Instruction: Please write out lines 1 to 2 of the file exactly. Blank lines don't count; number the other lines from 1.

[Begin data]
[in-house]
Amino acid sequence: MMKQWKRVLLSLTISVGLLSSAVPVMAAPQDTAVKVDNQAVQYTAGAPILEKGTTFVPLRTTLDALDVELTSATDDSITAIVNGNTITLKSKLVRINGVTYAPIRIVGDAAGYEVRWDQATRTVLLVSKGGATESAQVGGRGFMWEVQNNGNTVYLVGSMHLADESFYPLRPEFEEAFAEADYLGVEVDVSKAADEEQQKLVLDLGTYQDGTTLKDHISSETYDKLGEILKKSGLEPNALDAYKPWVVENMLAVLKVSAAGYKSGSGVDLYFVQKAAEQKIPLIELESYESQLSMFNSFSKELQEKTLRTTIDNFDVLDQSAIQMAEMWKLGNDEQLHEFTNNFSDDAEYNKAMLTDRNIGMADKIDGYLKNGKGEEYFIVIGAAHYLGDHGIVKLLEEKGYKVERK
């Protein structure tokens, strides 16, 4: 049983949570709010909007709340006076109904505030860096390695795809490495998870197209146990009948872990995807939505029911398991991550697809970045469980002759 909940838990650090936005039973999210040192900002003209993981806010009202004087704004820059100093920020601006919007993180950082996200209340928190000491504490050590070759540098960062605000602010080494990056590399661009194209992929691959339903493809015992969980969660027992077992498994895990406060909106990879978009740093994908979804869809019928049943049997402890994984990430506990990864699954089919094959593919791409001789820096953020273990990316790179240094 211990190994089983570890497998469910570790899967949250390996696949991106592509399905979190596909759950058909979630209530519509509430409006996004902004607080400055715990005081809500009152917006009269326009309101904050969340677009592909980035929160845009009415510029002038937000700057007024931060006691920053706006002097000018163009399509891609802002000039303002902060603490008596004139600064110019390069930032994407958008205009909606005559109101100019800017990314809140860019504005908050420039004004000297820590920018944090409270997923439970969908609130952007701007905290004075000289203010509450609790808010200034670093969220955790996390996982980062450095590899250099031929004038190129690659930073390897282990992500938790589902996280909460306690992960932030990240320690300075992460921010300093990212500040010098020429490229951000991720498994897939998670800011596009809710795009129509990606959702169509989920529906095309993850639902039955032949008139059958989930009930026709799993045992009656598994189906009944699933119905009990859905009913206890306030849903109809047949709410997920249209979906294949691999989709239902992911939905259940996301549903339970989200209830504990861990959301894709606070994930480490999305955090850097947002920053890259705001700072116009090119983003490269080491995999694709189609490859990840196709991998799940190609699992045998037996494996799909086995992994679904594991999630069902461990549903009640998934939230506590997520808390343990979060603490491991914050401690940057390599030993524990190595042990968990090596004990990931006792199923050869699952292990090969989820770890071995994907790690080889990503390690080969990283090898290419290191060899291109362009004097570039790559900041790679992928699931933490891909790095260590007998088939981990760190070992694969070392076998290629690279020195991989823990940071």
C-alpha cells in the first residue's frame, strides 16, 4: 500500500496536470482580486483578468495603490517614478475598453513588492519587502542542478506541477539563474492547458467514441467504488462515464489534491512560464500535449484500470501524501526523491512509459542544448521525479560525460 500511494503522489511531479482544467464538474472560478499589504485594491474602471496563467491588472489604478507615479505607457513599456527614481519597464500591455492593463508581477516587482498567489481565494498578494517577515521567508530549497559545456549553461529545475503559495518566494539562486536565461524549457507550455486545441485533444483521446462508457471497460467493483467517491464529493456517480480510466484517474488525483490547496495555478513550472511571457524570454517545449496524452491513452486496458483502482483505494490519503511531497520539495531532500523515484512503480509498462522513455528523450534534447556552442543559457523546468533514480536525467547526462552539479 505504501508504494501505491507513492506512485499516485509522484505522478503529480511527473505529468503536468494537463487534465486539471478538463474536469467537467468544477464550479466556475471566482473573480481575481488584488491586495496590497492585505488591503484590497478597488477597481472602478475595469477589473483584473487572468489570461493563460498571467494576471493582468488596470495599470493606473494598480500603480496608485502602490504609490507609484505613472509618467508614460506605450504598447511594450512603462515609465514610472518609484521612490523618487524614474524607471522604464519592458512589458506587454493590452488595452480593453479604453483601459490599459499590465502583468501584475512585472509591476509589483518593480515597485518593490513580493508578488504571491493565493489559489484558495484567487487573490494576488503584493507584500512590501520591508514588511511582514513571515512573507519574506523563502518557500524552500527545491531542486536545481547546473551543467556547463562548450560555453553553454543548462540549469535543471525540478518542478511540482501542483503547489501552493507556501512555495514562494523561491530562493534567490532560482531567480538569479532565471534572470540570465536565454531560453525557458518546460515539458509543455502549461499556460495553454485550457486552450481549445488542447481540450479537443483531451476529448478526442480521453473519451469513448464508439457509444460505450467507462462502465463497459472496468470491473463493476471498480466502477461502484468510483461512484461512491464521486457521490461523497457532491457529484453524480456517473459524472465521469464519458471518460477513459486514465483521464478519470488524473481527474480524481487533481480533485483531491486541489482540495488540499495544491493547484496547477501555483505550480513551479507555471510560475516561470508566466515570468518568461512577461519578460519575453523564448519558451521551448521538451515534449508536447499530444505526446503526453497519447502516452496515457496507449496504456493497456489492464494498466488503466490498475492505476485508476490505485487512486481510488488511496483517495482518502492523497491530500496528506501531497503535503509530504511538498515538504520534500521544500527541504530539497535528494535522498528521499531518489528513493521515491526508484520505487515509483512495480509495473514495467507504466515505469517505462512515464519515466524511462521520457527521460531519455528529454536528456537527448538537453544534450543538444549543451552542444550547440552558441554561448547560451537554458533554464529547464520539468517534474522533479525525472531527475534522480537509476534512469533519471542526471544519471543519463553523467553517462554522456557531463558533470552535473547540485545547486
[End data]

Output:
[in-house]
Amino acid sequence: MMKQWKRVLLSLTISVGLLSSAVPVMAAPQDTAVKVDNQAVQYTAGAPILEKGTTFVPLRTTLDALDVELTSATDDSITAIVNGNTITLKSKLVRINGVTYAPIRIVGDAAGYEVRWDQATRTVLLVSKGGATESAQVGGRGFMWEVQNNGNTVYLVGSMHLADESFYPLRPEFEEAFAEADYLGVEVDVSKAADEEQQKLVLDLGTYQDGTTLKDHISSETYDKLGEILKKSGLEPNALDAYKPWVVENMLAVLKVSAAGYKSGSGVDLYFVQKAAEQKIPLIELESYESQLSMFNSFSKELQEKTLRTTIDNFDVLDQSAIQMAEMWKLGNDEQLHEFTNNFSDDAEYNKAMLTDRNIGMADKIDGYLKNGKGEEYFIVIGAAHYLGDHGIVKLLEEKGYKVERK